'Dominic Nutt, of Christian Aid, said the system for distributing aid inside Afghanistan had almost collapsed, with most local staff afraid to work after American bombs hit the Red Cross building in Kabul two days ago.' (Guardian, 18 Oct., p. 4) However much food the WFP gets into the central warehouses, it is NGOs like Oxfam and Christian Aid who actually distribute aid to the remote areas. They say this is not possible while the war goes on, because labourers are afraid to load and unload, and drivers are afraid to drive to remote regions about to be cut off. This is not 'emotion', this is fact.

Clare Short claims that she met local representatives of the NGOs 'as opposed to their spin doctors' (!) and was assured by most of the agencies that 'the distribution networks are holding up.' Alison Woodhead, of Oxfam International, said, 'I don't know who she has been speaking to but I have been spoken to our people in the area and we have not got enough food to deliver.' (Times, 19th Oct., p. 1) Dominic Nutt of Christian Aid again: 'We are still in the country, we have Afghan staff working there and Afghan partner organisations. That's where our information comes from. Where does her information come from?' (Telegraph, 19 Oct., p. 11)

No Taliban Harassment Of Aid Convoys

Tony Blair told the House of Commons that it is the Taliban 'who are the obstacle that are stopping the food to get through' - the Taliban are 'harassing the UN convoys' and 'taxing some of the food coming into Afghanistan'. (Guardian, 18 Oct.) Untrue, says WFP regional spokesperson Khaled Mansour: 'We have no problem with the Taliban regime regarding the food convoys.' Mansour 'said there had been only one incident two weeks ago in which the Taliban had tried to impose a tax, which the WFP had refused to pay'. (Independent, 19 Oct., emphasis added) It appears that out of this one incident, Blair has constructed a Taliban campaign of 'harassment' and 'taxation'.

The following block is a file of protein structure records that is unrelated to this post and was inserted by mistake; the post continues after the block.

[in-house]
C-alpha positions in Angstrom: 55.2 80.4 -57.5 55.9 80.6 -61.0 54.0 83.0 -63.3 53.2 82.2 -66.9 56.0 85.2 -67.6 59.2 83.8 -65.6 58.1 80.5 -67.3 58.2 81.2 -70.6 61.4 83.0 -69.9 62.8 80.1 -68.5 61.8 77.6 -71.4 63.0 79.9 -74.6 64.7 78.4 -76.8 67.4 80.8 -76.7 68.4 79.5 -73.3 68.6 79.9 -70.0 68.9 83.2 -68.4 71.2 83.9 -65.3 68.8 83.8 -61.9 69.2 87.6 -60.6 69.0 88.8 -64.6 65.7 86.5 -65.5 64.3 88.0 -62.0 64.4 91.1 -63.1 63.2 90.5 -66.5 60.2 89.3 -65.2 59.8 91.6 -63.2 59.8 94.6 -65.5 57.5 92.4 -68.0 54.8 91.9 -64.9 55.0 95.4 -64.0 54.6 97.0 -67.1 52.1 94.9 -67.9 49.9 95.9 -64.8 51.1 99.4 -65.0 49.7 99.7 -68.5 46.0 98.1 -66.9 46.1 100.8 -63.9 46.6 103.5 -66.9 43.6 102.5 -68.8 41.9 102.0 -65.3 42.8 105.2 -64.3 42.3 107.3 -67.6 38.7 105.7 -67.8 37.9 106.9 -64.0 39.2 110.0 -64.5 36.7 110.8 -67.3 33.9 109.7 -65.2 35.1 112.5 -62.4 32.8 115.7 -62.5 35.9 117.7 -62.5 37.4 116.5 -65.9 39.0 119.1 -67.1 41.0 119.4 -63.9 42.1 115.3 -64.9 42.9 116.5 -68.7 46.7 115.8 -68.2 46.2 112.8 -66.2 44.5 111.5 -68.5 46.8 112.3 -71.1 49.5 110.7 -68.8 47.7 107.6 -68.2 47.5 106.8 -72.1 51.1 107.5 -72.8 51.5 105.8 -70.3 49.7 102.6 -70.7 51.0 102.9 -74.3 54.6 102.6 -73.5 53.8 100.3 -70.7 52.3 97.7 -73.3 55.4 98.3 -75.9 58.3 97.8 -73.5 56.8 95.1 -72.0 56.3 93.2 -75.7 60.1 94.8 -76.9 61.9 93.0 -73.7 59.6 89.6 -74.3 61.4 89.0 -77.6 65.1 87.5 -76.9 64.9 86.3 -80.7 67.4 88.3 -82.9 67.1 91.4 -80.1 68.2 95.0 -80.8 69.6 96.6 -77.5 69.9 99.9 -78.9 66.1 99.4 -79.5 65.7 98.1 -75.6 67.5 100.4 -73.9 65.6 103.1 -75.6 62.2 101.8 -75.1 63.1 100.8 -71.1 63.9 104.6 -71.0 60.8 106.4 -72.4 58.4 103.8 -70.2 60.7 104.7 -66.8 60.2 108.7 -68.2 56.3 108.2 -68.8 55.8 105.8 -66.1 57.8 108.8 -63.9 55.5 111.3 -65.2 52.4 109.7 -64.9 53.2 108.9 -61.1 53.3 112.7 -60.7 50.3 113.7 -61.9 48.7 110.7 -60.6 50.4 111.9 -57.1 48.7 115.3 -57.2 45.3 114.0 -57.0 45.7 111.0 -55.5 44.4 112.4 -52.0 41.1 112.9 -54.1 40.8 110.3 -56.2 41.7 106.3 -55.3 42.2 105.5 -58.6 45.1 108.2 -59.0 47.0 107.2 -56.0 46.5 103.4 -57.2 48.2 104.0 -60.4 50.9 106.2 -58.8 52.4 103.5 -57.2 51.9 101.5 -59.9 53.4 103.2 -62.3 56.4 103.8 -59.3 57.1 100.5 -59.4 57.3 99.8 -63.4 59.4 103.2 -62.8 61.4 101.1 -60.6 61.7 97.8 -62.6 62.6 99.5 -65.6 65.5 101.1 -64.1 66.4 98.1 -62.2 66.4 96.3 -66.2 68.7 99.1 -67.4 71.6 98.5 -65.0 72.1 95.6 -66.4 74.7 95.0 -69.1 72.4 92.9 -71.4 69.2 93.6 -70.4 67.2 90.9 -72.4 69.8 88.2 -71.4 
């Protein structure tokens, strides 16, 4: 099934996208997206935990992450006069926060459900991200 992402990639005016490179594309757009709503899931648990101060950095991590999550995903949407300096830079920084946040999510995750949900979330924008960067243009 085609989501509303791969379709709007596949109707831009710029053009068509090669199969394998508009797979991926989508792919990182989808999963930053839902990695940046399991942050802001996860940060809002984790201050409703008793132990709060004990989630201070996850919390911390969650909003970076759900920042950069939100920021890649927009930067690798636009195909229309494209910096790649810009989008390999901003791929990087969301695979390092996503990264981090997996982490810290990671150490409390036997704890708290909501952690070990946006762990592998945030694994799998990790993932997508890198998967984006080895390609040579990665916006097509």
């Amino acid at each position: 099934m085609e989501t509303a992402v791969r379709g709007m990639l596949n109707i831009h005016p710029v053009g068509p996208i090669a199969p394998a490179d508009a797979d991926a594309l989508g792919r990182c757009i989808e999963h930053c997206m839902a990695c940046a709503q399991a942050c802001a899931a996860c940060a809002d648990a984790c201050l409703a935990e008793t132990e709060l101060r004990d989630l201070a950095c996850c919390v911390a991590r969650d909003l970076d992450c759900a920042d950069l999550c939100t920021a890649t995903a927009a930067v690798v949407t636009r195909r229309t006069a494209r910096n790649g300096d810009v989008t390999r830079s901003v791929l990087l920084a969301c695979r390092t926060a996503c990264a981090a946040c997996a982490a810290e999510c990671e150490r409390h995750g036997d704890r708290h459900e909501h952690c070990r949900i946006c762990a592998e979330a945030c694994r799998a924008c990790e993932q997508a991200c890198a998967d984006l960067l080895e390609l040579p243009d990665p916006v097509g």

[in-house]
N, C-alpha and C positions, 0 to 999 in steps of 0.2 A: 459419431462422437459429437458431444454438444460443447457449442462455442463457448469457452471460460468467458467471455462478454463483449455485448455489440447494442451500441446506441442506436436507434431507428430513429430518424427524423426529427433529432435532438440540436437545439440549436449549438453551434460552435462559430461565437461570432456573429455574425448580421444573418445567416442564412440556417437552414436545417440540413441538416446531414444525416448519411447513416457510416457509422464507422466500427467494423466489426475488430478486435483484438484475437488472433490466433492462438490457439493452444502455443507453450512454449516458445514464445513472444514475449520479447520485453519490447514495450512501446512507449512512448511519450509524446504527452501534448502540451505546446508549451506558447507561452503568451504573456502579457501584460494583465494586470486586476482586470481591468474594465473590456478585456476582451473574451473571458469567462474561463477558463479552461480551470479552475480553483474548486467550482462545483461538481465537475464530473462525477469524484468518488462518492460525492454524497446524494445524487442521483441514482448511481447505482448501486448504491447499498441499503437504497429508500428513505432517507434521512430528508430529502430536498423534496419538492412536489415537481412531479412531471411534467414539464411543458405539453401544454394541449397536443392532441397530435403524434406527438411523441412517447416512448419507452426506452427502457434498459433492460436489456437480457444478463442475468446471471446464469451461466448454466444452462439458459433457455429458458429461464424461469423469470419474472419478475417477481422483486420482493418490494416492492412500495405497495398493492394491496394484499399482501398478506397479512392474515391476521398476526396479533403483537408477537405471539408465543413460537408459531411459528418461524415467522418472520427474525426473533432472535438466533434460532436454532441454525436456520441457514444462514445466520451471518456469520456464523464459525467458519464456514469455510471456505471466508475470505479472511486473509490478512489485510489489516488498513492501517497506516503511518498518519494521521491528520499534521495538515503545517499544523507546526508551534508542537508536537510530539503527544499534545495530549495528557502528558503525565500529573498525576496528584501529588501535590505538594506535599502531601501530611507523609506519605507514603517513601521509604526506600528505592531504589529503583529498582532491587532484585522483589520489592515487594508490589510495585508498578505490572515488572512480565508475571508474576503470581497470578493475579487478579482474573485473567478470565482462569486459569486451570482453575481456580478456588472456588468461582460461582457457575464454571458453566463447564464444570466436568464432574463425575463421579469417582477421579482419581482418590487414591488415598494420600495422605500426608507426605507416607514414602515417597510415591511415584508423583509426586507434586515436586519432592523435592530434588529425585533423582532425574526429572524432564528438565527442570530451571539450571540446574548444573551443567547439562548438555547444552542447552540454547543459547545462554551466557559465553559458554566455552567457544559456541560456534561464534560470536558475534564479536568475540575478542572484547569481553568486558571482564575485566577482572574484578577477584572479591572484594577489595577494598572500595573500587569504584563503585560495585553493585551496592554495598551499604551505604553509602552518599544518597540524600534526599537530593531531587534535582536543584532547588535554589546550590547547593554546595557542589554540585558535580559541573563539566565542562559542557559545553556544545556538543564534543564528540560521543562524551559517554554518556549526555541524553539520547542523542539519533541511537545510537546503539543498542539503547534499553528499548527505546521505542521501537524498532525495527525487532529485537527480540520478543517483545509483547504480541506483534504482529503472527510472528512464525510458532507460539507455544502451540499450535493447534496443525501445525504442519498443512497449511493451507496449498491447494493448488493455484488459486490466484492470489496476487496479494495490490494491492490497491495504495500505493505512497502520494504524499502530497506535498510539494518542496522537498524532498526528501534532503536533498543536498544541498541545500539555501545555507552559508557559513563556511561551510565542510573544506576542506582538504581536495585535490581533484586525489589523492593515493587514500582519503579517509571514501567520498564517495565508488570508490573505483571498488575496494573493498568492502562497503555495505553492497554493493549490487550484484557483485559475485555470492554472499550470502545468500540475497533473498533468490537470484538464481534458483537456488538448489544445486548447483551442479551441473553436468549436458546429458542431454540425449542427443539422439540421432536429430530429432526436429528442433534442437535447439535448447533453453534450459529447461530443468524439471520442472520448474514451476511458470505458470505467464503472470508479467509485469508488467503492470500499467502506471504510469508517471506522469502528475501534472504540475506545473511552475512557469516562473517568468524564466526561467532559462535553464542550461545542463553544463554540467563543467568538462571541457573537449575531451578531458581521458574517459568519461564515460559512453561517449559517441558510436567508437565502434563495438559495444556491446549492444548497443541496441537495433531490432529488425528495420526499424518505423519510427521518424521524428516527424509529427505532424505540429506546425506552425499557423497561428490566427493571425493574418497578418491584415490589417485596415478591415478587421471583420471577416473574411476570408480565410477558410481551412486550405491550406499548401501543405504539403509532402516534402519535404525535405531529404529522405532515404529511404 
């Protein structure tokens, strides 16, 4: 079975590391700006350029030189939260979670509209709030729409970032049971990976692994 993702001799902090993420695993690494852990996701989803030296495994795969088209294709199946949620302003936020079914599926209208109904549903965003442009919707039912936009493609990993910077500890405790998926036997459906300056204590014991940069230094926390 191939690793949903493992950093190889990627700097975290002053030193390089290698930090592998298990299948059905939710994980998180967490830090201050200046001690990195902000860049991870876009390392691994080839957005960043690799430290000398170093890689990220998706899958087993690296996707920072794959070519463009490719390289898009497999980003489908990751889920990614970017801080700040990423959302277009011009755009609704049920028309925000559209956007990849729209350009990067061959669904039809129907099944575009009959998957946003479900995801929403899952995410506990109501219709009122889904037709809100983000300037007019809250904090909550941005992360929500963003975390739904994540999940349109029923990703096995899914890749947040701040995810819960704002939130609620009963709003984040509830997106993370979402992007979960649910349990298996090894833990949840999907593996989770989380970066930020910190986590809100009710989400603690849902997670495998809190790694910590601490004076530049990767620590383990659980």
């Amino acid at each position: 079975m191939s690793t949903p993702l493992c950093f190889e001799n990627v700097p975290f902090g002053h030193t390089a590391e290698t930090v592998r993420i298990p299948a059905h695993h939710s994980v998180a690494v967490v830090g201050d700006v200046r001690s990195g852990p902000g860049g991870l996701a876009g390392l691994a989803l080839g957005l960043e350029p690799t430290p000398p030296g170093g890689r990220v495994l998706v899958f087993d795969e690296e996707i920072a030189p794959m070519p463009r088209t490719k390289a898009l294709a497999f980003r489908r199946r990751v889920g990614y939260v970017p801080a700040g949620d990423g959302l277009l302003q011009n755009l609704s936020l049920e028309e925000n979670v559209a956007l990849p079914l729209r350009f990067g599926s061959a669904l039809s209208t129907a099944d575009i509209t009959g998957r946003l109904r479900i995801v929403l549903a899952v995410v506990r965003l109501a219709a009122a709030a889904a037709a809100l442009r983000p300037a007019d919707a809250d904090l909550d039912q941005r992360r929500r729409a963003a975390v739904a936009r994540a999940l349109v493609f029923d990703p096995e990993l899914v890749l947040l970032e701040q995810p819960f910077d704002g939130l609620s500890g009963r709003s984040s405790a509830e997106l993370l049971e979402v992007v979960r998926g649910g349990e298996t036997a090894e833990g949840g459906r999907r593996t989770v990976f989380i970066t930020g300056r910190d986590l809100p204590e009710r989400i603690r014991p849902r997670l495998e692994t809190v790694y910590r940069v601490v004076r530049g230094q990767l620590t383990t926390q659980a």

Taliban Police Oppose Raids On Aid Offices

The Taliban did seize two WFP warehouses (one has been returned). The Taliban have also been blamed for raids and confiscations by 'armed men' on aid agency premises, but there is no evidence that this is Taliban policy, and the available evidence suggests that several of these raids have been opposed by the Taliban.

On 12 Oct., according to the UN, 'rogue Taliban groups raided a local UN office' in Mazar-i-Sharif, 'beat up its Taliban guards, and exchanged gunfire with Taliban policemen who came to their protection.' 'Such a confrontation - Taliban against Taliban - is entirely new.' (Independent, 16 Oct., p. 5)

In Kandahar, the same weekend, 20 armed Arab fighters 'forced their way into the office of Islamic Relief, a British-based aid agency'. 'When about 15 Taliban police intervened at the request of Islamic Relief, fighting broke out,' said Stephanie Bunker of the UN. The local Taliban authorities told Islamic Relief 'they were not in a position to guarantee their safety because clashes [had] broken out between non-Afghan armed elements and Taliban police', added Bunker. (Independent, 17 Oct., p. 3)